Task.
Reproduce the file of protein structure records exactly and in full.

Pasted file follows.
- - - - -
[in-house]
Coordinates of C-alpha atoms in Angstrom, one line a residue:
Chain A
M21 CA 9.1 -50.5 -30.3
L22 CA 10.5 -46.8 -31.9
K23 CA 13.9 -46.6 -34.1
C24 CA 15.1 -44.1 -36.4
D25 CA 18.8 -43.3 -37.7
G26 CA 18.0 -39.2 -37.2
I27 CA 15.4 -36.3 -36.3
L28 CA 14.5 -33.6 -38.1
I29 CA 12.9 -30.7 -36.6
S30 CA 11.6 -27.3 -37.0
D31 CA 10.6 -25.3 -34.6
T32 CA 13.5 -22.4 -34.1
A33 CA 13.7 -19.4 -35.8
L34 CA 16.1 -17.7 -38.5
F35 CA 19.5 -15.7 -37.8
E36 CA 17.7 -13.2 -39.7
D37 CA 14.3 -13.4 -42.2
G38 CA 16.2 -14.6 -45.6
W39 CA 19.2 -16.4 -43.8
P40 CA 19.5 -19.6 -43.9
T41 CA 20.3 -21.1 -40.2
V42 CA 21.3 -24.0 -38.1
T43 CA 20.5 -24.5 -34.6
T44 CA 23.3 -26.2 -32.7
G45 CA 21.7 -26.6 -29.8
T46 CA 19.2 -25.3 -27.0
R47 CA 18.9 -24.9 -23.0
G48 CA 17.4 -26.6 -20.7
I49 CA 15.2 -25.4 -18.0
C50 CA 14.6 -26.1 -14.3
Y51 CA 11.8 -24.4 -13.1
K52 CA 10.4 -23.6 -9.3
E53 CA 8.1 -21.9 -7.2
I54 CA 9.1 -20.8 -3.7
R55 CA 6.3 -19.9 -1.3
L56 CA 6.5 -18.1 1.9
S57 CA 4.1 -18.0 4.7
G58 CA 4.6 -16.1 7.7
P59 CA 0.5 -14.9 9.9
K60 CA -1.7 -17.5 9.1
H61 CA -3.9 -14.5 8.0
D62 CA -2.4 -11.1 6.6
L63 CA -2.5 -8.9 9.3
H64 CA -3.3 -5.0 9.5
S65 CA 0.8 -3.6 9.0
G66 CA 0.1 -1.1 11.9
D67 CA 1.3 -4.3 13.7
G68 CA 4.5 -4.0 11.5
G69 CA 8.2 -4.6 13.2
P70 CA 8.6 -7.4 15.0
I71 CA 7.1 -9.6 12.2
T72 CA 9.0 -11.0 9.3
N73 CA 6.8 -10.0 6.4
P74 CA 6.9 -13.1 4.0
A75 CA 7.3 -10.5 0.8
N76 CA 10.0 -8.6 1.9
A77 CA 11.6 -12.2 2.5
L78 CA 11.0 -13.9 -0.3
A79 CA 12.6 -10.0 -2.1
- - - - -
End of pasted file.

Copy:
[in-house]
Coordinates of C-alpha atoms in Angstrom, one line a residue:
Chain A
M21 CA 9.1 -50.5 -30.3
L22 CA 10.5 -46.8 -31.9
K23 CA 13.9 -46.6 -34.1
C24 CA 15.1 -44.1 -36.4
D25 CA 18.8 -43.3 -37.7
G26 CA 18.0 -39.2 -37.2
I27 CA 15.4 -36.3 -36.3
L28 CA 14.5 -33.6 -38.1
I29 CA 12.9 -30.7 -36.6
S30 CA 11.6 -27.3 -37.0
D31 CA 10.6 -25.3 -34.6
T32 CA 13.5 -22.4 -34.1
A33 CA 13.7 -19.4 -35.8
L34 CA 16.1 -17.7 -38.5
F35 CA 19.5 -15.7 -37.8
E36 CA 17.7 -13.2 -39.7
D37 CA 14.3 -13.4 -42.2
G38 CA 16.2 -14.6 -45.6
W39 CA 19.2 -16.4 -43.8
P40 CA 19.5 -19.6 -43.9
T41 CA 20.3 -21.1 -40.2
V42 CA 21.3 -24.0 -38.1
T43 CA 20.5 -24.5 -34.6
T44 CA 23.3 -26.2 -32.7
G45 CA 21.7 -26.6 -29.8
T46 CA 19.2 -25.3 -27.0
R47 CA 18.9 -24.9 -23.0
G48 CA 17.4 -26.6 -20.7
I49 CA 15.2 -25.4 -18.0
C50 CA 14.6 -26.1 -14.3
Y51 CA 11.8 -24.4 -13.1
K52 CA 10.4 -23.6 -9.3
E53 CA 8.1 -21.9 -7.2
I54 CA 9.1 -20.8 -3.7
R55 CA 6.3 -19.9 -1.3
L56 CA 6.5 -18.1 1.9
S57 CA 4.1 -18.0 4.7
G58 CA 4.6 -16.1 7.7
P59 CA 0.5 -14.9 9.9
K60 CA -1.7 -17.5 9.1
H61 CA -3.9 -14.5 8.0
D62 CA -2.4 -11.1 6.6
L63 CA -2.5 -8.9 9.3
H64 CA -3.3 -5.0 9.5
S65 CA 0.8 -3.6 9.0
G66 CA 0.1 -1.1 11.9
D67 CA 1.3 -4.3 13.7
G68 CA 4.5 -4.0 11.5
G69 CA 8.2 -4.6 13.2
P70 CA 8.6 -7.4 15.0
I71 CA 7.1 -9.6 12.2
T72 CA 9.0 -11.0 9.3
N73 CA 6.8 -10.0 6.4
P74 CA 6.9 -13.1 4.0
A75 CA 7.3 -10.5 0.8
N76 CA 10.0 -8.6 1.9
A77 CA 11.6 -12.2 2.5
L78 CA 11.0 -13.9 -0.3
A79 CA 12.6 -10.0 -2.1